A play, written as a documentary after the playwrights interviewed 150 people for whom the public schools around Philadelphia are part of everyday life, premiered this week in the city, WHYY (NPR affiliate, Philadelphia) reports.
Some of those people were parents, some teachers or guidance counselors, some principals, and even one who had served previously as the state secretary of education. From all the interviews, the script for this masterpiece, called simply School Play, came together through the work of Arden Kass and Seth Bauer, two playwrights whose kids attend Philadelphia public schools.
In 2012, Ms Kass’s daughter was a senior at Central High just as her son was entering Science Leadership Academy, a prestigious magnet school, as a freshman, the station noted.
“When my daughter was going through high school, you never questioned that there is paper to write on,” the station quoted her as saying. “By the time my daughter left Central, she finally made captain of the swim team, but the swim team got cut. … When my son went off to a magnet school, I hate to say this, but the first week he came home and said he was learning Spanish from Rosetta Stone. I thought he was kidding. … They had teachers only for certain classes, and the rest learned from Rosetta Stone.”
One guidance counselor interviewed said she would routinely buy winter clothes during the summer on sale and then distribute the clothes to her students before the cold weather came.
She said she told one girl, “At the end of each day, come see me. No one needs to know.” Then, when the girl came to her office every day For a week, the counselor “filled her backpack and sent her on her way. … She seemed a lot happier,” the counselor character says on stage.
Some schools, particularly those who serve a high percentage of kids living below the poverty line, provide free breakfasts and lunches to the majority of students. Some even get dinner if they participate in after-school activities. And in the Greater Johnstown School District, which serves only 3,000 students, compared to the 200,000 students in the Philadelphia Public School system, there’s a special “backpack program,” which gives needy students a pack full of nonperishable food items to take home for the weekend.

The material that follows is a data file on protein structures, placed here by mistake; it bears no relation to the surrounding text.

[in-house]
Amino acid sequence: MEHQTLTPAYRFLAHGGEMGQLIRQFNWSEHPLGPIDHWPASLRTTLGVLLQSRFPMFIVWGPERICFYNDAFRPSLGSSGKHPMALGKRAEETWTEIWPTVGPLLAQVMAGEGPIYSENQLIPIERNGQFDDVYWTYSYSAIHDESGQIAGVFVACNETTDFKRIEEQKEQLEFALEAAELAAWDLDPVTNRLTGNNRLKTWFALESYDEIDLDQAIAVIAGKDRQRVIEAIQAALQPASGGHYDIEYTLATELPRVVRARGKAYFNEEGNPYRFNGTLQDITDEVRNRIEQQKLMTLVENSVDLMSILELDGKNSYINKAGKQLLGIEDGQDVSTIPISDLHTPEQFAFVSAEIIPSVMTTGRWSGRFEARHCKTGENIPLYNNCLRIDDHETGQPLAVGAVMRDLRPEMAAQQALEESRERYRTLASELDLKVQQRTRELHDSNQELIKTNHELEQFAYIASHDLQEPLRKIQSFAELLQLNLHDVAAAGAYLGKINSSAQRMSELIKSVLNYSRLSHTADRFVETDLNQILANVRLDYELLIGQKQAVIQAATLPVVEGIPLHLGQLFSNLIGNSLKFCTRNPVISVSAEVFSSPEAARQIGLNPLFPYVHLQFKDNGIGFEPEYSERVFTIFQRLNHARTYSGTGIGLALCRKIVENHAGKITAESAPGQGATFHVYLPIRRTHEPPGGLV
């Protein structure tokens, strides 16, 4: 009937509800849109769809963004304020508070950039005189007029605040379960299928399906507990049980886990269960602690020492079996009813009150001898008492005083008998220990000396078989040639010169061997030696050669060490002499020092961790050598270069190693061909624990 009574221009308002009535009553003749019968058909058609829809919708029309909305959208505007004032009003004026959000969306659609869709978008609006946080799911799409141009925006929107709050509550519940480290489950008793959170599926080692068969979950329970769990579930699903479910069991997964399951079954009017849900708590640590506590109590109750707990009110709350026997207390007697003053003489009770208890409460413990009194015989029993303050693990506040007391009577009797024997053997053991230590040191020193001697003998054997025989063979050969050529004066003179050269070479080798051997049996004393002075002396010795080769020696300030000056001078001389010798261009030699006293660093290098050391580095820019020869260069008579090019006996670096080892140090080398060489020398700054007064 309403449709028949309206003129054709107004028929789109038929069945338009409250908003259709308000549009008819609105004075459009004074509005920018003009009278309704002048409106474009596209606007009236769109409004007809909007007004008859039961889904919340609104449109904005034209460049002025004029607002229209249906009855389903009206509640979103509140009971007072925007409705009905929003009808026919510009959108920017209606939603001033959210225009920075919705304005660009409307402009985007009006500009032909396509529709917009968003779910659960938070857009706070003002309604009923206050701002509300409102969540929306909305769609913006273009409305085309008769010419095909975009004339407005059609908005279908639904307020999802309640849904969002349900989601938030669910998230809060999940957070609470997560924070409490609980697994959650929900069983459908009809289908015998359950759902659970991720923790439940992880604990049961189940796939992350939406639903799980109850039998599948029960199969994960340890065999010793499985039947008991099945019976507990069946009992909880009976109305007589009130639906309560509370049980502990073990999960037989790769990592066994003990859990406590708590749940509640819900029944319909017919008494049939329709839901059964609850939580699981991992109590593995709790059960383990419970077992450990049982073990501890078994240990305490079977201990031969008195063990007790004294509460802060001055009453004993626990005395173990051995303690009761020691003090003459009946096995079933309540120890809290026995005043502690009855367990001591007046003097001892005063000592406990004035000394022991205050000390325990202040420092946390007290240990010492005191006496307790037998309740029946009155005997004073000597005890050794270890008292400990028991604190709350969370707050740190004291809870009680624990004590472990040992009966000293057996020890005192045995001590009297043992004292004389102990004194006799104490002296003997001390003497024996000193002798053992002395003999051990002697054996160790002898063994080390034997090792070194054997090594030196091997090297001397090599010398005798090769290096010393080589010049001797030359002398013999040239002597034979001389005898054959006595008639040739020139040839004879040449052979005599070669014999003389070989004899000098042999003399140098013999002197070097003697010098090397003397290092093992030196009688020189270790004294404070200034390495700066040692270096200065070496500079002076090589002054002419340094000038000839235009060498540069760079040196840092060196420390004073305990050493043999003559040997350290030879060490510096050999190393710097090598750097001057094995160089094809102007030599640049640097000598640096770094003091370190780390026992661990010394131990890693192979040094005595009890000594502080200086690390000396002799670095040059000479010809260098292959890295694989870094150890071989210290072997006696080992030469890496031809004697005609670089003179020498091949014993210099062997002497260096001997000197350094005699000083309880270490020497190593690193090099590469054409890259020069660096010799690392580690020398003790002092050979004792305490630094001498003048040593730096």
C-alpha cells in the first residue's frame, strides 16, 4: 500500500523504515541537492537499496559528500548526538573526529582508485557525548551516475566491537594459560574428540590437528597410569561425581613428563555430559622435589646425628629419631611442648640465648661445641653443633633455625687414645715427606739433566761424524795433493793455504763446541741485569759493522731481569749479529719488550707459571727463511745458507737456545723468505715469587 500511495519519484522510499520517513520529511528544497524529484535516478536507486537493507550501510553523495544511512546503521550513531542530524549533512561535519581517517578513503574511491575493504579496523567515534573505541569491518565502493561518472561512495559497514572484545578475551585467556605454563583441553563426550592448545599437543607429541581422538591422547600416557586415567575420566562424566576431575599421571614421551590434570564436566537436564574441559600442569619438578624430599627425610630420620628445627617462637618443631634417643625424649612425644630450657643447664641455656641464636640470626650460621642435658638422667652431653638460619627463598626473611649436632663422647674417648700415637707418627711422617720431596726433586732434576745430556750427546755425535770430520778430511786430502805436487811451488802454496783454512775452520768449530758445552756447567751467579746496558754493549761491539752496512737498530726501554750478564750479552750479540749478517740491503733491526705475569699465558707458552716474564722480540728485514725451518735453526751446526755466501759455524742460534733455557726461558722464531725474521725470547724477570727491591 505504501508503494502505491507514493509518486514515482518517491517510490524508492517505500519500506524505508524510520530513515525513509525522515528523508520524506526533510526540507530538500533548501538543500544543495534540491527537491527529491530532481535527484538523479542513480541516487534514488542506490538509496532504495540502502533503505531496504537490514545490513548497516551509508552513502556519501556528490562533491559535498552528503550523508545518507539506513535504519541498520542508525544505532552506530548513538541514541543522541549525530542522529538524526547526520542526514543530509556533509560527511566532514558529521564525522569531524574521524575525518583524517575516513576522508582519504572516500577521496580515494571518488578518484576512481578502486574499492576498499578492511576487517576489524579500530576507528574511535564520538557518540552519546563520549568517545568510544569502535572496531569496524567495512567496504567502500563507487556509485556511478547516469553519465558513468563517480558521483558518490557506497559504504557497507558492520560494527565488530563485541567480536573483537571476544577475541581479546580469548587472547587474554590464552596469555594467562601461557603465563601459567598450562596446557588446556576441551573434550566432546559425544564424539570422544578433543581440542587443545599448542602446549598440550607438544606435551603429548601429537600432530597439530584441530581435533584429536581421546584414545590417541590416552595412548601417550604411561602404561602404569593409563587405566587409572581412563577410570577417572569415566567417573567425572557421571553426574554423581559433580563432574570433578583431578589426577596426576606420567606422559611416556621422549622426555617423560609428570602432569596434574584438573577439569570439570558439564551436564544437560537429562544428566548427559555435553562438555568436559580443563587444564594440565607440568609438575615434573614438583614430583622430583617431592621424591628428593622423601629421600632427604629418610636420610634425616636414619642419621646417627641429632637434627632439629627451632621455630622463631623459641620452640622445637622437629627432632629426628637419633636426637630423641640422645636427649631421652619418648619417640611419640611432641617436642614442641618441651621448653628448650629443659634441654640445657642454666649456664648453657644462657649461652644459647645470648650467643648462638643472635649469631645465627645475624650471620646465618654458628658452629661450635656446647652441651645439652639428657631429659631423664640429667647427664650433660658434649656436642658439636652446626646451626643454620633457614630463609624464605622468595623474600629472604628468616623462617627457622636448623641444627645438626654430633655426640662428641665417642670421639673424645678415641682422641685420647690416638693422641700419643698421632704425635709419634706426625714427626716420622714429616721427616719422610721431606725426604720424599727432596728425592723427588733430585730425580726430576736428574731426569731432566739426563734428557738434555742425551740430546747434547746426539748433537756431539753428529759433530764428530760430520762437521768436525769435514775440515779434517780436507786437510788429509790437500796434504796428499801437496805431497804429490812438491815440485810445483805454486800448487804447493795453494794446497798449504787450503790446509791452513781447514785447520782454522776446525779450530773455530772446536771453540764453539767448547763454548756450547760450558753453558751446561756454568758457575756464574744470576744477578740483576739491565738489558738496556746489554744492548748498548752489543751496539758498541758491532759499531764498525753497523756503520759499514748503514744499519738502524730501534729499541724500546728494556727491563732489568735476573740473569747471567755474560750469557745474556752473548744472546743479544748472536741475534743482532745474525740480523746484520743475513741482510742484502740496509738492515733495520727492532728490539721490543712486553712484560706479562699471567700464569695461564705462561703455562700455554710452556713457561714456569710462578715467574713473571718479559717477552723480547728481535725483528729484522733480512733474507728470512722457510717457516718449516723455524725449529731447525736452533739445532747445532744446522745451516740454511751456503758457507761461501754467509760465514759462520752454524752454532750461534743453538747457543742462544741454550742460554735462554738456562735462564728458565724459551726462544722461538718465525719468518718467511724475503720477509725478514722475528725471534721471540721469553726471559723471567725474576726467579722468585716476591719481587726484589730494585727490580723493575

The irony in several situations—parents who love their kids so much that they siphon off resources from schools that suffer, property taxes decide how much money goes to public schools, etc.—comes through loud and clear, despite the play’s tone of non-advocacy.
“It’s true the play does not have a hammer,” the station quoted Donna Cooper as saying. She’s the executive director of the Public Citizens for Children and Youth, an advocacy organization that’s trying to convince the state to release more money to public schools. PCYY commissioned the play. “It does not hit home a particular point of view. It’s anything but preachy. But it’s hard to walk away and not understand the universal truth in this play about the disparity of opportunity, and the implications of that for the next generation.”
These playwrights aren’t the first people to notice a disparity when and wherever school systems are funded by a formula based on property tax revenue.
In February 2005, Ralph Martire wrote in the Chicago Sun-Times about Illinois’s funding problems.
Illinois has an unacceptably large and increasing funding disparity between affluent and all other school districts, a growing achievement gap and a teacher shortage. The majority of schools are deficit spending. Even the state’s minimum per child foundation level of education spending is inadequate, providing more than $1,000 less than what it would cost a highly efficiently operated school district to have just two-thirds of its children pass the state’s standardized tests.
Relying heavily on local property taxes to fund schools causes many of these problems. In effect, it ties the quality of the public education the state can afford to provide a child to the property wealth of the community in which that child lives. Kids in affluent communities get world-class public schools, children in other communities get something far less. The resulting inequities have been lambasted by educators, business leaders and prominent politicians from both political parties. Even national organizations, such as Education Week, continually assign Illinois the failing grade of “F” for school funding fairness.
And less than a year ago, Voxitatis reported that the affluent-vs-poor school funding debate is just now starting to pick up steam. “I say SB 16’s chances are limited in the House because,” we wrote, “while downstate Pana would get 30 percent more money next year from the state than the district received last year, which totaled $5,186 per pupil, northwest suburban Barrington would lose about 80 percent of its current formula funding. Pana would get about $1.7 million more next year if the bill becomes law, but it would come at the expense of districts like Barrington, which now spends about $8,225 per pupil.”